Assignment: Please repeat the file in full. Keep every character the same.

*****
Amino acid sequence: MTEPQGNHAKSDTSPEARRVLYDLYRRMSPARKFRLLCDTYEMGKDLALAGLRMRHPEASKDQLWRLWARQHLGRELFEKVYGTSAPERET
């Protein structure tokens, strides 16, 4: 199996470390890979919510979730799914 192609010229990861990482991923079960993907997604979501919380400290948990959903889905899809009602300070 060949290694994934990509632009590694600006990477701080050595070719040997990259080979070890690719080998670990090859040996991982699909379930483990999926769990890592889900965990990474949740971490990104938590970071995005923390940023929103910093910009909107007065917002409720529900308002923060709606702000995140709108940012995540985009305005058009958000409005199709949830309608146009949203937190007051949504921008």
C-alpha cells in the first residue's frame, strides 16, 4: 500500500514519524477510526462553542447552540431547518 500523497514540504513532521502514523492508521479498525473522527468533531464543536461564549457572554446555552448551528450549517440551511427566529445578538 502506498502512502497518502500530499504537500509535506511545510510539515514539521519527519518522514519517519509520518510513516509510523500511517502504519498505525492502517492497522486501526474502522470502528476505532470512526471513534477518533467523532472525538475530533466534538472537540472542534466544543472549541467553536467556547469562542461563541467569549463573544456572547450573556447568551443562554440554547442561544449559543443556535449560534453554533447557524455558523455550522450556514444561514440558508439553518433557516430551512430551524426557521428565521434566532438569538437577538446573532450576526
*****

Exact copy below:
Amino acid sequence: MTEPQGNHAKSDTSPEARRVLYDLYRRMSPARKFRLLCDTYEMGKDLALAGLRMRHPEASKDQLWRLWARQHLGRELFEKVYGTSAPERET
């Protein structure tokens, strides 16, 4: 199996470390890979919510979730799914 192609010229990861990482991923079960993907997604979501919380400290948990959903889905899809009602300070 060949290694994934990509632009590694600006990477701080050595070719040997990259080979070890690719080998670990090859040996991982699909379930483990999926769990890592889900965990990474949740971490990104938590970071995005923390940023929103910093910009909107007065917002409720529900308002923060709606702000995140709108940012995540985009305005058009958000409005199709949830309608146009949203937190007051949504921008």
C-alpha cells in the first residue's frame, strides 16, 4: 500500500514519524477510526462553542447552540431547518 500523497514540504513532521502514523492508521479498525473522527468533531464543536461564549457572554446555552448551528450549517440551511427566529445578538 502506498502512502497518502500530499504537500509535506511545510510539515514539521519527519518522514519517519509520518510513516509510523500511517502504519498505525492502517492497522486501526474502522470502528476505532470512526471513534477518533467523532472525538475530533466534538472537540472542534466544543472549541467553536467556547469562542461563541467569549463573544456572547450573556447568551443562554440554547442561544449559543443556535449560534453554533447557524455558523455550522450556514444561514440558508439553518433557516430551512430551524426557521428565521434566532438569538437577538446573532450576526